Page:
Social Fitness testimonial with Shari Joyce, Grouper Social Ambassador

Shari Joyce, Grouper Social Ambassador

By Shari Joyce
Grouper Social Ambassador

As a single mom, raising my two amazing children was occasionally difficult. We made it through the teenage years and my children grew up and had children of their own. Due to unfortunate circumstances, my daughter faced difficult and unexpected challenges four years ago, and this took a toll on me. I had not yet learned how to listen and empathize with my daughter without owning the problem, and I allowed this to affect my mental well-being.
I began pulling away from social activity. I was not eating properly or drinking the right amount of water. I lost 22 pounds and reached the point where I couldn’t leave my home.

Then, COVID happened. This is going to sound strange but at the beginning, before we knew the facts and that people were very sick and dying, I was relieved we couldn’t go anywhere because I no longer had to make excuses to people. There are many people who know nothing about this even though they think they know me. I have always been seen as an extrovert and have been in sales, marketing and public speaking my whole life.

Through therapy and a kind doctor, I found support. I then turned to nature and at that time was living in The Woodlands, a district in Texas where there are 220 miles of walk and bike trails. That’s a lot for a small township of only 44 square miles. Walking boosted my endorphins. The gyms may have been closed but I found my own path to staying active.

After nearly 10 years in Texas I moved back to San Diego to once again be near my aging parents. But I remained with the same Houston-based company and worked remotely – not the best decision for someone who was struggling with being social. Once again, I had the excuse to stay home. 

I did visit Houston often, staying at my son’s home. Through my love of dogs I developed a special bond with one of his family pets, Maddie. In many ways, Maddie was like me: she wasn’t getting enough social interaction and she seemed depressed; my son and his family were too busy for Maddie. For nearly two years my son and I discussed having Maddie come live with me, and then the day came when he drove her to San Diego.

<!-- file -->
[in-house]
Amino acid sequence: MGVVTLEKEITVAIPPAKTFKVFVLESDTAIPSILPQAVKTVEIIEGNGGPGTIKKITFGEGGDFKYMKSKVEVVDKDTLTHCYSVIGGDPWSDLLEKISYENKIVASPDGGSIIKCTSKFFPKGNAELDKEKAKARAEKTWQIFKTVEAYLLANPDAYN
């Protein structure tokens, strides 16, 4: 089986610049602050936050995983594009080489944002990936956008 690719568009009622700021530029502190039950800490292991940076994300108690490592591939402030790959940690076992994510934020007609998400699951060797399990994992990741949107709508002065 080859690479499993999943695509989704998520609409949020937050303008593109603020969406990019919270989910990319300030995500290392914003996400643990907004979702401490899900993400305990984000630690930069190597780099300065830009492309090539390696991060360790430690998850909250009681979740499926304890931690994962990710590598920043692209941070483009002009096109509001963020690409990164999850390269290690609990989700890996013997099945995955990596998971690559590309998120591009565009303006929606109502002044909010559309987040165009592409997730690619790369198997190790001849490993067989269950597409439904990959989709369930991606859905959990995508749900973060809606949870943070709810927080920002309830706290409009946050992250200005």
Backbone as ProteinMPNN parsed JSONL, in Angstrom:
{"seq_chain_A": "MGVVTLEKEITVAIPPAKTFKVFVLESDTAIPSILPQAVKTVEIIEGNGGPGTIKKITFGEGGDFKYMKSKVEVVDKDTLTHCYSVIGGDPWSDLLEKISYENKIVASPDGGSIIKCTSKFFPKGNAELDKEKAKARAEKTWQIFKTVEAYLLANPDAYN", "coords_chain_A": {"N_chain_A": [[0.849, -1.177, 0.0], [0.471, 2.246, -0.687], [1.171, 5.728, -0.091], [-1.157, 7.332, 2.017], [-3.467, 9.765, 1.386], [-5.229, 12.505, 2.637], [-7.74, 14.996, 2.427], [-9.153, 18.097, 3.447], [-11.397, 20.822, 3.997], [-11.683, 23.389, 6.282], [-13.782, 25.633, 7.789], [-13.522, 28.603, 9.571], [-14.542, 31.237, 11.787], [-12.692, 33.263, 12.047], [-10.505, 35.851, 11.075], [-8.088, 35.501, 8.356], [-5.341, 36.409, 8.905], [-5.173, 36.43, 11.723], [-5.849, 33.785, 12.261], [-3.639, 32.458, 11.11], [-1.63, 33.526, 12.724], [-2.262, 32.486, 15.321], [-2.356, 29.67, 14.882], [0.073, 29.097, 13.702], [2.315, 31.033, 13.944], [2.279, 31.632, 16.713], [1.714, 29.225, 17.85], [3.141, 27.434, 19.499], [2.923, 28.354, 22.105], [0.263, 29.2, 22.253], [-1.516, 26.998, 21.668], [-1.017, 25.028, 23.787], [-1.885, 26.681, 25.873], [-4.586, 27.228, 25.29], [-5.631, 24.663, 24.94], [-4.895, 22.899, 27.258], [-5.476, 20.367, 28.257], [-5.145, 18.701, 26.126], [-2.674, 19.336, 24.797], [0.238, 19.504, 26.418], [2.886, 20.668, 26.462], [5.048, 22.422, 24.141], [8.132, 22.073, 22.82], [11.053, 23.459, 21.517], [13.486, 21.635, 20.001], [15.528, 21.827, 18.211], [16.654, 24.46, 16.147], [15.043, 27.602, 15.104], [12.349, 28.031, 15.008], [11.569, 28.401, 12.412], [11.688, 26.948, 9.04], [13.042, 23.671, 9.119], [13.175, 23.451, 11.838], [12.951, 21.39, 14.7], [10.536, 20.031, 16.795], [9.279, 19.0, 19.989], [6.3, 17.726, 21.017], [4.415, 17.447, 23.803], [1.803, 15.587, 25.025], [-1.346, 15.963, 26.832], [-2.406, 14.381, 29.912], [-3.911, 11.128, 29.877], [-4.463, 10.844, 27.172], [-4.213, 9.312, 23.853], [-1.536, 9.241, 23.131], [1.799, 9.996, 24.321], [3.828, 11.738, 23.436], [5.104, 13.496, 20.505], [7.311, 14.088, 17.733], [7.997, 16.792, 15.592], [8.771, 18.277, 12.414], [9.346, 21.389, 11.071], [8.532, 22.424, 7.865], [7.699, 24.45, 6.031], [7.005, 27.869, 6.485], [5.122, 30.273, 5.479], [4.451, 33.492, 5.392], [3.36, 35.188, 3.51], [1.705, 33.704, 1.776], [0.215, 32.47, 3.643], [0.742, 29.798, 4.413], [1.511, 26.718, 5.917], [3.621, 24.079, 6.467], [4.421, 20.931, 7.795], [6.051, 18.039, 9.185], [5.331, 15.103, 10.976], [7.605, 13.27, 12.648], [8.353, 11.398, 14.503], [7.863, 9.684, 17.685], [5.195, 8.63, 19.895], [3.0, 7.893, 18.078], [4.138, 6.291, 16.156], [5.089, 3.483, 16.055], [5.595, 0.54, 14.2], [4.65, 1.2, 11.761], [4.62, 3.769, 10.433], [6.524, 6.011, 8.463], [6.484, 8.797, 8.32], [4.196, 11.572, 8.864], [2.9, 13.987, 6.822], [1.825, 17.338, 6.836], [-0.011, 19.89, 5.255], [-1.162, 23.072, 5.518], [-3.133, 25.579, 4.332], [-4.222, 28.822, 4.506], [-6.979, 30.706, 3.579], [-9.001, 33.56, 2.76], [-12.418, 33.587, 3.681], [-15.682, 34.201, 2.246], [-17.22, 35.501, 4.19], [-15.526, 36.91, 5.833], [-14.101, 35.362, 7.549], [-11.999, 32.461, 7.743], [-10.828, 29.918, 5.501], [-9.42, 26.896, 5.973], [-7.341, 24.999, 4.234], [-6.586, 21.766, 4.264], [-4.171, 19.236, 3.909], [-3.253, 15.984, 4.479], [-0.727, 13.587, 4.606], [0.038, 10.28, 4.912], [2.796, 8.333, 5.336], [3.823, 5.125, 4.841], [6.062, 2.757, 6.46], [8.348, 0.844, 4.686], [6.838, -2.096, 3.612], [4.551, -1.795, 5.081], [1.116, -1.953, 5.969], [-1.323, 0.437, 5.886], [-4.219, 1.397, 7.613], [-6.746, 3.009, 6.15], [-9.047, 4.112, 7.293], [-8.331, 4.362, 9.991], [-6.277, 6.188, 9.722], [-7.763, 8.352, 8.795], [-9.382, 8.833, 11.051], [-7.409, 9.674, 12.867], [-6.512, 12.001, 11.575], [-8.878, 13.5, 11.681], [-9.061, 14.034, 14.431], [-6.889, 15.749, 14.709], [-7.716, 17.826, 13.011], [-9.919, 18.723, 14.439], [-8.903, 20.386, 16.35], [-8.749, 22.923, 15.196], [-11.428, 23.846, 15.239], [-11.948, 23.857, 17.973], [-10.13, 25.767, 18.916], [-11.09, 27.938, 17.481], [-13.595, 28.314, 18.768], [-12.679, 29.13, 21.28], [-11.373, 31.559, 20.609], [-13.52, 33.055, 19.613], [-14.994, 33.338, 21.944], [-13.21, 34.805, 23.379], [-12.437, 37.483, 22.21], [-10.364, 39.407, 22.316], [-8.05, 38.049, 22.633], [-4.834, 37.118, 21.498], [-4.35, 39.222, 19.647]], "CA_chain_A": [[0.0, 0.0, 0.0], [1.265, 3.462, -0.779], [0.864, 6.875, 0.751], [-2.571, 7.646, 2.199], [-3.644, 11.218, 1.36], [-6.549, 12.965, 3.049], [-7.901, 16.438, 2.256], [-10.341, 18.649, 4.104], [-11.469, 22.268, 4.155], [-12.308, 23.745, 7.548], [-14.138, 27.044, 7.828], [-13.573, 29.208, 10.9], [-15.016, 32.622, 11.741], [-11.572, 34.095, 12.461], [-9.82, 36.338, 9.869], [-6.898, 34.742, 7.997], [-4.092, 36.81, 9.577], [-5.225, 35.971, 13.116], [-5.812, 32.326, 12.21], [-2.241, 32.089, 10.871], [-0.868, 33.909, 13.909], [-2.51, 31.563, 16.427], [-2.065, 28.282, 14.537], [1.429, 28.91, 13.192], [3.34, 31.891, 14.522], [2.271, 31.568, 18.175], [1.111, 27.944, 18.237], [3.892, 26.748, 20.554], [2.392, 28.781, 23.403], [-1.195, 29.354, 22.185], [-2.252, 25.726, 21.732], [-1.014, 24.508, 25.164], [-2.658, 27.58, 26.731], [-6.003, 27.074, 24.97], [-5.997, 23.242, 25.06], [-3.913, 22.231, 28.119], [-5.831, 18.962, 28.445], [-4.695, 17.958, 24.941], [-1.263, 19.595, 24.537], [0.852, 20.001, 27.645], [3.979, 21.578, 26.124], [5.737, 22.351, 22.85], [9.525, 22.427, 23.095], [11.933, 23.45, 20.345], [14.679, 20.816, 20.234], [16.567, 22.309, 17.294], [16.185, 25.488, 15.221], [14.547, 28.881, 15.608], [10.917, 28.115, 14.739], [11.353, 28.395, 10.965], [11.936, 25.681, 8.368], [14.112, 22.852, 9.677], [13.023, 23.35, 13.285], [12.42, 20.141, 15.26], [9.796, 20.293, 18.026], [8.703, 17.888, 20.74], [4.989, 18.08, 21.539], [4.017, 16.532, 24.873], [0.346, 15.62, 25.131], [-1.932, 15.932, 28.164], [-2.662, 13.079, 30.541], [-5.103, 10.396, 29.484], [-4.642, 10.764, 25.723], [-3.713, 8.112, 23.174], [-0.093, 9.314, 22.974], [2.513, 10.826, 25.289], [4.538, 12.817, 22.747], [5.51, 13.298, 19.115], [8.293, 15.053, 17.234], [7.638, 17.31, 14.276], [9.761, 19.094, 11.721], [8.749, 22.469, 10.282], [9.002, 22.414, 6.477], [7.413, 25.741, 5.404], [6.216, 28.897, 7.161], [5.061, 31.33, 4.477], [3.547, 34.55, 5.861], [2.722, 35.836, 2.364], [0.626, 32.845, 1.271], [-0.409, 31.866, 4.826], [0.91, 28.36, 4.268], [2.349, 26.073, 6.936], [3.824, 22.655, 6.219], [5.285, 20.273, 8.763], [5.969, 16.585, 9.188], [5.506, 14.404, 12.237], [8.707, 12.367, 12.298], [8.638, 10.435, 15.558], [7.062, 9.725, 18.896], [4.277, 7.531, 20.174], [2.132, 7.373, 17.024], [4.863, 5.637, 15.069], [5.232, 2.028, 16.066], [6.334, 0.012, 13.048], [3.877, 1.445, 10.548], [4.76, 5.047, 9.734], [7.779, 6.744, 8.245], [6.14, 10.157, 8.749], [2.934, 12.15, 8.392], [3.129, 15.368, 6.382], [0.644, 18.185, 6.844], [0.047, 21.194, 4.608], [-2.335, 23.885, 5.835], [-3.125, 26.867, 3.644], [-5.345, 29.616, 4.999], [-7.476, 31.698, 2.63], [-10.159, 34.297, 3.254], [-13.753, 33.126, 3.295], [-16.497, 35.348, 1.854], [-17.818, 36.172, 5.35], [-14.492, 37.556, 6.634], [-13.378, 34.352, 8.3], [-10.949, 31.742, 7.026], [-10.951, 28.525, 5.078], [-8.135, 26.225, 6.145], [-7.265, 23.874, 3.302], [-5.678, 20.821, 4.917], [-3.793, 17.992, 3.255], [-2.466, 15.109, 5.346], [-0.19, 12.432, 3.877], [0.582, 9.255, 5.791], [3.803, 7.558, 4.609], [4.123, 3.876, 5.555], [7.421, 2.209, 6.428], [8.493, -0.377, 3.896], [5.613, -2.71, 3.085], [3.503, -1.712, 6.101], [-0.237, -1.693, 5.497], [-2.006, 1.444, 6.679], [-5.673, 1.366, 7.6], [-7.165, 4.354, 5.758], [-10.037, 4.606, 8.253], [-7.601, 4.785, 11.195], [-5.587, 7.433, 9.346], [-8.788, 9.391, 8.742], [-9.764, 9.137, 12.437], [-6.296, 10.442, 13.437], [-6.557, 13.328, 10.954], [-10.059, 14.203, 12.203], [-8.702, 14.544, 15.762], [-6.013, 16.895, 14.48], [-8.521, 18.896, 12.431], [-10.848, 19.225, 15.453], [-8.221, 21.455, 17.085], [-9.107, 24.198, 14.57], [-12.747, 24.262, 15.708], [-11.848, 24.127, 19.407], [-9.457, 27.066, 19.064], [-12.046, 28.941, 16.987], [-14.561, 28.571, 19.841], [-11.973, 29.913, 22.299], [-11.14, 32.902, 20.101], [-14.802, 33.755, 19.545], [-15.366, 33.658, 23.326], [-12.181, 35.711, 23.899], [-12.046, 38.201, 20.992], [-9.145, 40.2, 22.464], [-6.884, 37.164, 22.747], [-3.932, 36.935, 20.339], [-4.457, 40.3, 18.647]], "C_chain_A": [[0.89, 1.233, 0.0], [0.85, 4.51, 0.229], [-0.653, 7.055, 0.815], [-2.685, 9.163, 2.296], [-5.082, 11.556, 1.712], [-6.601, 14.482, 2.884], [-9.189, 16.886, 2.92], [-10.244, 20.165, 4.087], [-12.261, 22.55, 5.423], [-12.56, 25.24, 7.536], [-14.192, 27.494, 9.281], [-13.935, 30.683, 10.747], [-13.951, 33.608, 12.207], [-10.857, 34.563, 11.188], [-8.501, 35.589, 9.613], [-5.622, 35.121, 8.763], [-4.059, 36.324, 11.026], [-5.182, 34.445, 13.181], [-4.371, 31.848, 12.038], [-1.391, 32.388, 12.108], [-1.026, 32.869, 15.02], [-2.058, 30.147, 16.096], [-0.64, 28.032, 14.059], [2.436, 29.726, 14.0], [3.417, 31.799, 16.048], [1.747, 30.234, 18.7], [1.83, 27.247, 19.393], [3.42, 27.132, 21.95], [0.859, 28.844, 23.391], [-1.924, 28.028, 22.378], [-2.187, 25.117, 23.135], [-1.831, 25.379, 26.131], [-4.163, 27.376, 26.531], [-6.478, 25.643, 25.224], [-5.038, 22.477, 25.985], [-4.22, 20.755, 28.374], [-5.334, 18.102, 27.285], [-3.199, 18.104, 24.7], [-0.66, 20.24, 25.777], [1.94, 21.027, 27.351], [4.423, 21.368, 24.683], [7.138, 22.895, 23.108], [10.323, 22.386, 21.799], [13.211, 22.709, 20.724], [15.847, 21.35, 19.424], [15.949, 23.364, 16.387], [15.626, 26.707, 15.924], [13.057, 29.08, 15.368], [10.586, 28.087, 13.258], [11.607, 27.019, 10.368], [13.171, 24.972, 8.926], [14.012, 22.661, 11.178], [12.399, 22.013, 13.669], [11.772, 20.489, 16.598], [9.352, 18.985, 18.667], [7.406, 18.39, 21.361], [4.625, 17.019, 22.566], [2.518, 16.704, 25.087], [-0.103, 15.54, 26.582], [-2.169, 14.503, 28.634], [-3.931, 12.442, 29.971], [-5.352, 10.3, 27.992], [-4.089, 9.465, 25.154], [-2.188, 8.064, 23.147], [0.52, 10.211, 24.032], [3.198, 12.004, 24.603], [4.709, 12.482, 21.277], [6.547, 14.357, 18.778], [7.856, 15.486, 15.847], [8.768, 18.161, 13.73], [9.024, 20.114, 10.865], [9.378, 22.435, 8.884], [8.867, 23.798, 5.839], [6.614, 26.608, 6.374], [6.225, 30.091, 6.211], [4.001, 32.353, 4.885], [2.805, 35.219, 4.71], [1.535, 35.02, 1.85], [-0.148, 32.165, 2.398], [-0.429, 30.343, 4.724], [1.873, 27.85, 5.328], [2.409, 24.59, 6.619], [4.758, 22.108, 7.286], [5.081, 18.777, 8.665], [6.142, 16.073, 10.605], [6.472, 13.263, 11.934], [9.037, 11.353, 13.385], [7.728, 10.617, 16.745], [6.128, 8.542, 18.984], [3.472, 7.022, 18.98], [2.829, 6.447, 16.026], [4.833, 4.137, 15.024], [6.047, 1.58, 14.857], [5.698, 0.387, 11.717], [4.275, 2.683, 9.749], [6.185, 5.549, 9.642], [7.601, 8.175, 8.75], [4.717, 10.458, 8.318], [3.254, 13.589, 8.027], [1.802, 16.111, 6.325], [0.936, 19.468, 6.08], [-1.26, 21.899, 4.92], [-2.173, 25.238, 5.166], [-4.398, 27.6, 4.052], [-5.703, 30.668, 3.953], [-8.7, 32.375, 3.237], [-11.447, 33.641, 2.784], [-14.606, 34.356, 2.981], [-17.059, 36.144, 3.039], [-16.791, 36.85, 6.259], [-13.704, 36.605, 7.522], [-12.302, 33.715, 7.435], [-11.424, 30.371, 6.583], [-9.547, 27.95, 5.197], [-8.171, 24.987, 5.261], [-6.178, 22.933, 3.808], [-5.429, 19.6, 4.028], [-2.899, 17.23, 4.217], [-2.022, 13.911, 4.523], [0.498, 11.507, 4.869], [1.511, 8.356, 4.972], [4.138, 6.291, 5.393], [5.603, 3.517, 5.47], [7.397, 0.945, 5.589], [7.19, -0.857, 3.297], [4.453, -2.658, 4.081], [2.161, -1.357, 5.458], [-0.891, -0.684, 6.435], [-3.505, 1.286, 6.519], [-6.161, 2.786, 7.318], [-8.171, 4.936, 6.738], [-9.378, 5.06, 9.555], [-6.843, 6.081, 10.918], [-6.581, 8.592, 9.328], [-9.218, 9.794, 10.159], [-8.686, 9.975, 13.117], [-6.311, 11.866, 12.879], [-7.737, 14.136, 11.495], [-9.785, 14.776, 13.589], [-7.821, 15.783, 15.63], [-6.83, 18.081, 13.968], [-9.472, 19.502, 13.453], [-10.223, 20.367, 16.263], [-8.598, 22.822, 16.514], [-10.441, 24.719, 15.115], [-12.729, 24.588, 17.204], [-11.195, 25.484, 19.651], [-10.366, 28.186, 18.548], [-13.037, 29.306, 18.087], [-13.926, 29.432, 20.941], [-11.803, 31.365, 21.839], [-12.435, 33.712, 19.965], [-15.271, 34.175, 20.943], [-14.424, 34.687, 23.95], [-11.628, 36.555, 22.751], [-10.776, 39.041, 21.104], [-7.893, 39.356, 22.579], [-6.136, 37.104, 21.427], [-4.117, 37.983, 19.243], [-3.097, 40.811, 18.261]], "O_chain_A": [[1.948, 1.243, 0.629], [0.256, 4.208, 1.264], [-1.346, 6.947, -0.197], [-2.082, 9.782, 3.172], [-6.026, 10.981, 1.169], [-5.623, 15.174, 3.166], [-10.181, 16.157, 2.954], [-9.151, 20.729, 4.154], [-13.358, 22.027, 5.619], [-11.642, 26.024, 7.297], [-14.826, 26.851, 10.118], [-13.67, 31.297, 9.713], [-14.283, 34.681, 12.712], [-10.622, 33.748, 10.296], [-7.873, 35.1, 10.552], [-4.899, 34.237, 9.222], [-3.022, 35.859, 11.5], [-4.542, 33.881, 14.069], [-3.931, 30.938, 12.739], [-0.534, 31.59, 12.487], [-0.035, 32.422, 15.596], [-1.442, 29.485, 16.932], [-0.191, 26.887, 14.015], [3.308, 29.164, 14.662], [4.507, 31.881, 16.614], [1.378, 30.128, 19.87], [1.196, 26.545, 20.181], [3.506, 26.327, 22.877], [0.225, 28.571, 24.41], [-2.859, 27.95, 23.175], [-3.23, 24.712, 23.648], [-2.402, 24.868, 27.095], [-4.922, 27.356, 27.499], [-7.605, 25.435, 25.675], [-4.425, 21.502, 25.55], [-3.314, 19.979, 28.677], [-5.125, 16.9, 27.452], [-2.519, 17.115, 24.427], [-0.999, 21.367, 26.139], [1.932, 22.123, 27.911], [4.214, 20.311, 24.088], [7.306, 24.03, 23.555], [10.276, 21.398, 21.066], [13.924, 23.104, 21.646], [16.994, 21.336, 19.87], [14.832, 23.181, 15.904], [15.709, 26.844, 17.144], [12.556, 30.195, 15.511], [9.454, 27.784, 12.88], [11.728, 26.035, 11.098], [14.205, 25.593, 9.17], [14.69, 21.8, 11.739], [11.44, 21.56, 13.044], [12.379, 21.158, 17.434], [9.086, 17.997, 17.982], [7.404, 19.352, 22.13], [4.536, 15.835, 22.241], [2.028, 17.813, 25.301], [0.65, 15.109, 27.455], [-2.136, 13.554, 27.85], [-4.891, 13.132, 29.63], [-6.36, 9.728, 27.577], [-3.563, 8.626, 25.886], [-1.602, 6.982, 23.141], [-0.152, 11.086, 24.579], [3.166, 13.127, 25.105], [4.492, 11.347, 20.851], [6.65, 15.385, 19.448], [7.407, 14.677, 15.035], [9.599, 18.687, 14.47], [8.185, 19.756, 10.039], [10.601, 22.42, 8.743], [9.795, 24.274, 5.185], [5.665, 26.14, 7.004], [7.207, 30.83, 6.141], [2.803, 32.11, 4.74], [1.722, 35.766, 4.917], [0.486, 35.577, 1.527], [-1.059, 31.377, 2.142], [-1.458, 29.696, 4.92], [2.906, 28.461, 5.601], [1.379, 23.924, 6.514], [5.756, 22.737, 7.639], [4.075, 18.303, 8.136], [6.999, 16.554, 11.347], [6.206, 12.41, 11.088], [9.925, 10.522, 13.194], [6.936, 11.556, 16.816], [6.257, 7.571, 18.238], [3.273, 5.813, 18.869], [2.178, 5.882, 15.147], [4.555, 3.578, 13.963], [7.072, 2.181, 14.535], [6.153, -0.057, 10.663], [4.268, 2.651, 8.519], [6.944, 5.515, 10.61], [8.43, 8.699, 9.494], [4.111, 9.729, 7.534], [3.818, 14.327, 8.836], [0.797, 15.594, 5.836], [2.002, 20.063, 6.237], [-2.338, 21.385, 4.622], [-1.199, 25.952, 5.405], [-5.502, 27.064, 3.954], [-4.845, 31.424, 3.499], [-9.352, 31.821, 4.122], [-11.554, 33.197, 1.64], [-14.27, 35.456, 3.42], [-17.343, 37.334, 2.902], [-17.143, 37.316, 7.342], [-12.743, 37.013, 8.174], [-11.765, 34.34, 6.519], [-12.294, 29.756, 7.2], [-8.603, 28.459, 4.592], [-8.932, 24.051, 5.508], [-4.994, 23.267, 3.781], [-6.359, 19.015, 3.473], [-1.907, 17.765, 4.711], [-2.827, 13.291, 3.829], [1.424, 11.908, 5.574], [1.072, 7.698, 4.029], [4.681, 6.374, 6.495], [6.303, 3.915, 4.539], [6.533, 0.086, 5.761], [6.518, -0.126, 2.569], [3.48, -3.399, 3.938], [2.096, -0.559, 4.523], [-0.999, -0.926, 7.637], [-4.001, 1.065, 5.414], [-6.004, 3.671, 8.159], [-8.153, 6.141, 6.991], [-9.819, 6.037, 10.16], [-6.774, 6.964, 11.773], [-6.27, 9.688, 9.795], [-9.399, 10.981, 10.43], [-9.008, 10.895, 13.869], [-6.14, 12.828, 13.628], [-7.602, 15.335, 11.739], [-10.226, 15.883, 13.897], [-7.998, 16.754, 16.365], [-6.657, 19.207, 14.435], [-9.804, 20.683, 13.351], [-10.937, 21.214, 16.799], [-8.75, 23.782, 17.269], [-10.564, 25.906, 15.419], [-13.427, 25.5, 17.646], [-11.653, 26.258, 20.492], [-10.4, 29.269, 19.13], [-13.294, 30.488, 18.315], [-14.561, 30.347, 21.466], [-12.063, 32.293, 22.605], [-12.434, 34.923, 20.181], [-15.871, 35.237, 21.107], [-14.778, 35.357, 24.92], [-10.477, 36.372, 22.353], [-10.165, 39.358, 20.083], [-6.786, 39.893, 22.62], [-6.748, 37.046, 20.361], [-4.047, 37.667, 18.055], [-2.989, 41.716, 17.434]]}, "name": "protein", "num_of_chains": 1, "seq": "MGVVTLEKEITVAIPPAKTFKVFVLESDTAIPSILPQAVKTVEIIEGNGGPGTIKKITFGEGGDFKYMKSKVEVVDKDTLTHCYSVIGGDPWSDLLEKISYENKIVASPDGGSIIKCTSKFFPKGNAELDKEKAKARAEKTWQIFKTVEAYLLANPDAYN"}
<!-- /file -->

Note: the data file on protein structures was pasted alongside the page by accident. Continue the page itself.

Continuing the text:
I thought this move would be about me benefitting Maddie’s life, but I did not realize how much Maddie would bring to my life. I made a commitment to Maddie to get her out twice a day. Our 10 minute walks became hour hikes as we both increased our endurance. Everywhere we went, people commented on how happy, sweet and beautiful she was. It was Maddie who brought about a new group of friends to me. 

With newfound confidence, I decided to take classes to become a personal trainer with a focus on seniors. After all, I was about to become one myself. I am now ACE (American Council on Exercise) certified!

I was beginning to feel greater satisfaction in my life, and I know that my social connections played an important role. With a desire to improve my health, I retired from my position and signed up for several classes through my Medicare Health insurance. I started with online classes and then, instead of working out at home alone, I began to enjoy group exercise. Not only has my strength and range of motion improved, but I have a sense of well-being. I have seen improvement in functional skill-related fitness components like agility, balance, coordination, power and speed. And I’ve made new friends!

These experiences support and reinforce my belief in social fitness, as I have experienced firsthand how participating in groups and activities with others improves physical and social health. I am living in absolute gratitude at how life has transpired for me.